“All we’re asking for is a day, not money,” notes Paul Miller, childhood cancer advocate from Littleton CO and co-founder of DIPG advocacy group. “It’s sad that they would dismiss something so easy to do, which could bring so much good to America’s children facing the #1 disease-related killer of children. I just don’t understand it.” The also designates May 17, as now some 33 states recognize due to the partnership and work of the Michael Mosier Defeat DIPG Foundation in Bethesda, MD, as an awareness day to help educate about brain tumors, the most prevalent form of childhood cancer, which is often mis-diagnosed or discovered at autopsy, and of course to attract greater financial and scientific support. Jenny Mosier, CEO, noted at the briefing that, “although H. Res. 114 alone will not cure DIPG, recognition by our Federal Government matters,” in facilitating the discovery process.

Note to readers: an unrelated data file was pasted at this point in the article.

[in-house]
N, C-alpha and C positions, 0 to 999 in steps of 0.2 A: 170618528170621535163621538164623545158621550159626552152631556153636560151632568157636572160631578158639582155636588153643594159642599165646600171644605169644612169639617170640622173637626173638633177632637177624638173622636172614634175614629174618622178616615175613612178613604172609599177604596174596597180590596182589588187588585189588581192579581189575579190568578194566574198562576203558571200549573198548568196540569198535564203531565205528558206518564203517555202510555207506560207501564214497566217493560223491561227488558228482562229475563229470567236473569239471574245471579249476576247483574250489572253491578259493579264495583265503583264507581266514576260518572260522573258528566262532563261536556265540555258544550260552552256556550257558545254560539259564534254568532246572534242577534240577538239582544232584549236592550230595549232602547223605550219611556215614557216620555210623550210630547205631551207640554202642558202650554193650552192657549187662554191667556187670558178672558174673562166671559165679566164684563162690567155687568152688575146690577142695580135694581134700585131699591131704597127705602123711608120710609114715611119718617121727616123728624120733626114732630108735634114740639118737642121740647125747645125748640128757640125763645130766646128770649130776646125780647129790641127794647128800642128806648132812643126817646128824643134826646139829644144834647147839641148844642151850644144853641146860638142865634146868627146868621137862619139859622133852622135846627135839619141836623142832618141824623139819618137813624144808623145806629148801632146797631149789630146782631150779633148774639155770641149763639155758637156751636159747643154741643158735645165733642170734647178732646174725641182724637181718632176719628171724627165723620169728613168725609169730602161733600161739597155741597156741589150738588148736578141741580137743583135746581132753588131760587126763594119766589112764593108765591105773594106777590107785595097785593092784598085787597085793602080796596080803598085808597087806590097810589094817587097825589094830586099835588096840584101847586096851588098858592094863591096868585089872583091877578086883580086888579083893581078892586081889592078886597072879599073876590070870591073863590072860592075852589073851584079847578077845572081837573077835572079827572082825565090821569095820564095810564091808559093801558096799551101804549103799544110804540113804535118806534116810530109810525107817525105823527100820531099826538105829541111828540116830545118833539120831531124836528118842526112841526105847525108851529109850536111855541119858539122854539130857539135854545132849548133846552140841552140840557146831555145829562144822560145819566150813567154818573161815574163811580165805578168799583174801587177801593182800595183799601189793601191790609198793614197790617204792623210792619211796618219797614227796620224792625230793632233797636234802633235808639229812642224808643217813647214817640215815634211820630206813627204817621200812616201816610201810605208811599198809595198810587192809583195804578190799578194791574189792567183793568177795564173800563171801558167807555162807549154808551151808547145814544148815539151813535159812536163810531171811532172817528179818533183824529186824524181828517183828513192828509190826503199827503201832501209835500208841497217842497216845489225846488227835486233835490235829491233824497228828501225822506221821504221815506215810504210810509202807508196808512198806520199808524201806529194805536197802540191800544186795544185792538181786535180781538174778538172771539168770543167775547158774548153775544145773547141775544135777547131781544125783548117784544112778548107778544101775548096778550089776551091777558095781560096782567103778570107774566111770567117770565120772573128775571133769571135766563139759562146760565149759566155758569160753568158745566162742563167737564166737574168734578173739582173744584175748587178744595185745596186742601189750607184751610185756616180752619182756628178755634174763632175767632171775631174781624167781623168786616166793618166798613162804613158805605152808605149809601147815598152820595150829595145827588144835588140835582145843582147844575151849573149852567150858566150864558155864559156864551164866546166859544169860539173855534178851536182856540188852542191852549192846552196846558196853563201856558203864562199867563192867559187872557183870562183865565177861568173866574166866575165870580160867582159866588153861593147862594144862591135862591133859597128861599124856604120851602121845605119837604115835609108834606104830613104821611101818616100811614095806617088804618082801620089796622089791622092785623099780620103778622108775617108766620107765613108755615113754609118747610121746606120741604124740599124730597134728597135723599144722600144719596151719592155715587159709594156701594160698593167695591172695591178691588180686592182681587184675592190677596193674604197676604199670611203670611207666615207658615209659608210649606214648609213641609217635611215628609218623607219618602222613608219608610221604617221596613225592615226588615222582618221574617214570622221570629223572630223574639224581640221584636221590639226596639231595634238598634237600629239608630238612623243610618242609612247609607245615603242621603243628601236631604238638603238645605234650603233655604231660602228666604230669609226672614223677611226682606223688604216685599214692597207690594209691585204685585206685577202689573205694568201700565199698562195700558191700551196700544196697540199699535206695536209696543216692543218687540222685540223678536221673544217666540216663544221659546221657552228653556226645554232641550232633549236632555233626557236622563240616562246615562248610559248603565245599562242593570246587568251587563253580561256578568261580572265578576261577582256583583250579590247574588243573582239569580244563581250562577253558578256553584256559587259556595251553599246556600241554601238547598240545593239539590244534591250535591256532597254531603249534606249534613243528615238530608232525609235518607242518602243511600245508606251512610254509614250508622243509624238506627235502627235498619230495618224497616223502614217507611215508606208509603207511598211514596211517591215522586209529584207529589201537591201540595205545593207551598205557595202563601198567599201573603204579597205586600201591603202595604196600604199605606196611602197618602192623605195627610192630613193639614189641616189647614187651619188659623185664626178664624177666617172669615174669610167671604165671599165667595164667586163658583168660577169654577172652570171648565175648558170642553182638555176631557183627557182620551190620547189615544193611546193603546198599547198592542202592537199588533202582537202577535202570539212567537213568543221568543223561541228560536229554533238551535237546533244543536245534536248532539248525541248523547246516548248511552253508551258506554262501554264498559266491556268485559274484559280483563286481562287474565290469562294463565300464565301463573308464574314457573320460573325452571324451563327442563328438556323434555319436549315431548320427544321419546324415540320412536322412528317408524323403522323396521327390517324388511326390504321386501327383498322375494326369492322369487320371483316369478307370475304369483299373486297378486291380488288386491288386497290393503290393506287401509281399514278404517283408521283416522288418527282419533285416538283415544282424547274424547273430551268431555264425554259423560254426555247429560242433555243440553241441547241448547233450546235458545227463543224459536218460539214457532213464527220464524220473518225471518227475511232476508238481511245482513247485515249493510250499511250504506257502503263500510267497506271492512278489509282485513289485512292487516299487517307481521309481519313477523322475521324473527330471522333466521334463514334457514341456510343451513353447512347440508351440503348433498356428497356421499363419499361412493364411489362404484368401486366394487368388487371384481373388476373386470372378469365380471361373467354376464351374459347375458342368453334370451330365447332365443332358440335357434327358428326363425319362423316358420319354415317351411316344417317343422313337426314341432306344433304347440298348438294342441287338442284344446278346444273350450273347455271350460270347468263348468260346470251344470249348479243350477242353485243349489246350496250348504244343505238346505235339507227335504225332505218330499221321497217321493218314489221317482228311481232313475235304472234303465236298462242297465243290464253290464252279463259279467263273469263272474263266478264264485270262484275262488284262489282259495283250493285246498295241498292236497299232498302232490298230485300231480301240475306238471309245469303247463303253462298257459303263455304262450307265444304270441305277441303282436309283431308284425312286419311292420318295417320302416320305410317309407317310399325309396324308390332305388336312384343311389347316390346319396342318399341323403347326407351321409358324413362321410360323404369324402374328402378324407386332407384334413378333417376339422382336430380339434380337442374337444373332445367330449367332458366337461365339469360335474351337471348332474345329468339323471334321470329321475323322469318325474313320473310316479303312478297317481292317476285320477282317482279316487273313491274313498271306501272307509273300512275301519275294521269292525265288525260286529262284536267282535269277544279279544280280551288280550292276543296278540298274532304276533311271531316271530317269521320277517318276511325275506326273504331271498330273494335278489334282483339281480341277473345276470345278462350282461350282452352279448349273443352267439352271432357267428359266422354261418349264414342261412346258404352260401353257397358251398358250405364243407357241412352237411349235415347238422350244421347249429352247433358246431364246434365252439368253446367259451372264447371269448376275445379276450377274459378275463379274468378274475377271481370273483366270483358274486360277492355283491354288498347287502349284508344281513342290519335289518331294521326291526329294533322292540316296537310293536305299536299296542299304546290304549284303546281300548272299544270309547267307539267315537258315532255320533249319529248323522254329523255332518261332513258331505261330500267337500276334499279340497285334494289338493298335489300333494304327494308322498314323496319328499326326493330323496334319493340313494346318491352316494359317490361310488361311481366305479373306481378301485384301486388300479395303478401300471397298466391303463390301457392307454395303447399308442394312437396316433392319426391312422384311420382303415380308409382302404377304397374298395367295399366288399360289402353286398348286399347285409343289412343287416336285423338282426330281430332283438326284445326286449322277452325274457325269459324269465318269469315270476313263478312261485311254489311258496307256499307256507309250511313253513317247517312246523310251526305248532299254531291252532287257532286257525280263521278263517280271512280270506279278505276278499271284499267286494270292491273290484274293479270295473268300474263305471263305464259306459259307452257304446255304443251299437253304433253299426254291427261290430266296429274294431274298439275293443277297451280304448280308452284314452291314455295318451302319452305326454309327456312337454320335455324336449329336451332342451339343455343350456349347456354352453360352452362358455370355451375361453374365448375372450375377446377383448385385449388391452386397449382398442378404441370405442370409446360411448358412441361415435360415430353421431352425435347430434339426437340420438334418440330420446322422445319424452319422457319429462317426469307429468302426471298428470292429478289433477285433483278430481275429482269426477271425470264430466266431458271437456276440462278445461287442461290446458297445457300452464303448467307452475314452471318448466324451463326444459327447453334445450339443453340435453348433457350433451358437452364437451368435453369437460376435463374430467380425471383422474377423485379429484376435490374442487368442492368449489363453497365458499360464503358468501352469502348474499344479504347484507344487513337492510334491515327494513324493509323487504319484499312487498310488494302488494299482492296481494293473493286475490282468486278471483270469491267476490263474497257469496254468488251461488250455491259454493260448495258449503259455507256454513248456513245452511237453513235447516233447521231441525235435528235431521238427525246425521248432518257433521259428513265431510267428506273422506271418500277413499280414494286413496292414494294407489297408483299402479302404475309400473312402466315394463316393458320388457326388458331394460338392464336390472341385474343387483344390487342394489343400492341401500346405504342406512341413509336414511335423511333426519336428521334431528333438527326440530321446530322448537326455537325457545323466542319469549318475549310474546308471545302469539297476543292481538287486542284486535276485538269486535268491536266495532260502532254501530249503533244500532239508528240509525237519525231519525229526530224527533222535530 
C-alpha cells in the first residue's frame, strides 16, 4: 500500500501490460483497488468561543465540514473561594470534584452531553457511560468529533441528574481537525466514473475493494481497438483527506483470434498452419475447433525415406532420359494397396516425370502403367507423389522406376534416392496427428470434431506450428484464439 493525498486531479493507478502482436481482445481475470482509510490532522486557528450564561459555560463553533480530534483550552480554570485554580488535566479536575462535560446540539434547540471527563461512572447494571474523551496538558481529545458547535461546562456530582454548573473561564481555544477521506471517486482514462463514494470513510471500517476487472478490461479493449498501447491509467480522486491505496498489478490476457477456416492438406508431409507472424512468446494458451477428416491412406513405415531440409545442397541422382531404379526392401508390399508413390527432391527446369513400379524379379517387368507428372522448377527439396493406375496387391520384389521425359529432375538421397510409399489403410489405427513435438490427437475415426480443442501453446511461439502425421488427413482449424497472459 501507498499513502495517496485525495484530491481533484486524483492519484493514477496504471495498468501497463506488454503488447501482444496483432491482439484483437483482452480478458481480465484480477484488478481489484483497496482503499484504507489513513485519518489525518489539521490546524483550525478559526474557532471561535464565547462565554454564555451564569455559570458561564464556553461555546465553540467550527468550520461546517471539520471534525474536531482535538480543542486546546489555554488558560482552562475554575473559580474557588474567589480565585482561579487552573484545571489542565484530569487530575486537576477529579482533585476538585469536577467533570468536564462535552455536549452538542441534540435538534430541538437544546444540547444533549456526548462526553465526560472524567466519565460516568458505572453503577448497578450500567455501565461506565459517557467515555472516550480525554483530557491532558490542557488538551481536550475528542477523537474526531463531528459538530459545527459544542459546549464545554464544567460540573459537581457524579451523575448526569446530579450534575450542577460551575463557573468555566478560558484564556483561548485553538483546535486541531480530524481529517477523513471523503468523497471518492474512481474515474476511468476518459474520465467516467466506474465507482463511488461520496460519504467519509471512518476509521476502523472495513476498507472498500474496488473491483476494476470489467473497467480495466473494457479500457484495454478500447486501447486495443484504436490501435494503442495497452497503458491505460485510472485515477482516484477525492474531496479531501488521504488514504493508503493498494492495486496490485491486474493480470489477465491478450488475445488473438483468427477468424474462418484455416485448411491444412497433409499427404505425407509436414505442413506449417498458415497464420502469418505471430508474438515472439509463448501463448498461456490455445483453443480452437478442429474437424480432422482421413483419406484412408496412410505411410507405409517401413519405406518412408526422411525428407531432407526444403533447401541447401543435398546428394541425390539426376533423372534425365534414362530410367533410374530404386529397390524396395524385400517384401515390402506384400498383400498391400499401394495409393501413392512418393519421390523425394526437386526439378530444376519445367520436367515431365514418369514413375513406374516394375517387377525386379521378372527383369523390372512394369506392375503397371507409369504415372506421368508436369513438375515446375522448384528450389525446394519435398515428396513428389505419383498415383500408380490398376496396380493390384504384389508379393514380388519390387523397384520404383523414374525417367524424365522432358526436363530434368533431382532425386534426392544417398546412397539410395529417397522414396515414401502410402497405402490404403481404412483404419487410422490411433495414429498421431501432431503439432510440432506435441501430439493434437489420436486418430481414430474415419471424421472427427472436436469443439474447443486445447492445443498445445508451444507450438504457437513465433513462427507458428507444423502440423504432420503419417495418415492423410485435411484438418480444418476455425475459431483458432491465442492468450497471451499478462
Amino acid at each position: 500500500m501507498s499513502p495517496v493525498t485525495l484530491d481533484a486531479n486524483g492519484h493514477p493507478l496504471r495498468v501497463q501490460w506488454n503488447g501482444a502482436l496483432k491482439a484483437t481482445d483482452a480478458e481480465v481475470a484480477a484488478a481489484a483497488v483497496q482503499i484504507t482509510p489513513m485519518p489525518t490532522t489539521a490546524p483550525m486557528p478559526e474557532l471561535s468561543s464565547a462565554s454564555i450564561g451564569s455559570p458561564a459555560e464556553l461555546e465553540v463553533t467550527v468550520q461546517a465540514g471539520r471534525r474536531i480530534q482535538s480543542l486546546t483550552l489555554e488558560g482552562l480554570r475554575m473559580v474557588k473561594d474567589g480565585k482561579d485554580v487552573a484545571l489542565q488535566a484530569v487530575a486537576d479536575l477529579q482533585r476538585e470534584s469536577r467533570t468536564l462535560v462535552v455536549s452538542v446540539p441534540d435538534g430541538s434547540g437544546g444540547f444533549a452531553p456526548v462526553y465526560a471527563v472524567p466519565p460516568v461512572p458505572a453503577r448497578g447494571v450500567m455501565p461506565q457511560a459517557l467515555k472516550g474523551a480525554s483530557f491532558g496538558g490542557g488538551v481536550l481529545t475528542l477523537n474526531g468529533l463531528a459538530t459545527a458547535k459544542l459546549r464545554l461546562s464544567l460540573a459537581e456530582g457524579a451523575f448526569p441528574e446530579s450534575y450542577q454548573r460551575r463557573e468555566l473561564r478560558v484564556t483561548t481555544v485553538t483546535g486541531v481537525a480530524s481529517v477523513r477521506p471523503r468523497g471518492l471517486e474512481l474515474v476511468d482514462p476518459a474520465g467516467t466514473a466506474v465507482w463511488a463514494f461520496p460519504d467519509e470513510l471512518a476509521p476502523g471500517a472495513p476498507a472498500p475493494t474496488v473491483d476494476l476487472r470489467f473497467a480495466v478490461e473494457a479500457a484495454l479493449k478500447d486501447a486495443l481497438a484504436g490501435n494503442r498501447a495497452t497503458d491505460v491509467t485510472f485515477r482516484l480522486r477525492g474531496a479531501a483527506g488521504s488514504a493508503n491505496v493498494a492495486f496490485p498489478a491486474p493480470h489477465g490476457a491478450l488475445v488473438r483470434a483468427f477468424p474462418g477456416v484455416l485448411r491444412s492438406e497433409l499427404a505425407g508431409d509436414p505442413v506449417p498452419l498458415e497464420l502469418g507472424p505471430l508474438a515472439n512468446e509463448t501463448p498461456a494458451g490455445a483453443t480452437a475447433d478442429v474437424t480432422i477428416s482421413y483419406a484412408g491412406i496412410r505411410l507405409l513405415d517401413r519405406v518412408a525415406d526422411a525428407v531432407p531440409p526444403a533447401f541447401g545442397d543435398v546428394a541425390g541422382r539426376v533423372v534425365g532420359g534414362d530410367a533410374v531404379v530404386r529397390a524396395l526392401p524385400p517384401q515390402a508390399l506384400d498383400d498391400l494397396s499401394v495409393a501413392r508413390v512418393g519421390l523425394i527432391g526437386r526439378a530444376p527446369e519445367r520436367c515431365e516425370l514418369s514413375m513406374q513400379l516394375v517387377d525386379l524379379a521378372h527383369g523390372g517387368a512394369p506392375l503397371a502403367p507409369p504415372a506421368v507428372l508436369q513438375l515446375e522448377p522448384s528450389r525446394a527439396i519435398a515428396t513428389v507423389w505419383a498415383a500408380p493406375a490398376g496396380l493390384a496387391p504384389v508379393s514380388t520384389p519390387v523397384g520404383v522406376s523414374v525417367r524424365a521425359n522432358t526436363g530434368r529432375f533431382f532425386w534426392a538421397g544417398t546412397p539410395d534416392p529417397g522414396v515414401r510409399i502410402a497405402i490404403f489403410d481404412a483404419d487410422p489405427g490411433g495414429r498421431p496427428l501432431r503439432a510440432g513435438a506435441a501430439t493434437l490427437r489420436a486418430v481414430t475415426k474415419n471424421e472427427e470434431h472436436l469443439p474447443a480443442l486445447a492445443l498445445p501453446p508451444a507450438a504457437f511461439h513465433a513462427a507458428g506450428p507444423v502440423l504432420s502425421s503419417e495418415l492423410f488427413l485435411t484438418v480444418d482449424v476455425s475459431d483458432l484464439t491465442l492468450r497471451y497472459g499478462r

“When we talk about DIPG we’re talking about brain tumors, which most people don’t think of with childhood cancer. It’s the scary pink elephant in the room that no one wants to talk about. But with awareness, recognizing symptoms and getting access to appropriate diagnostics, which insurance companies can make very difficult, we could save lives today,” notes Elizabeth Psar, President of Julia Barbara Foundation in Knoxville, TN, and co-founder of the group.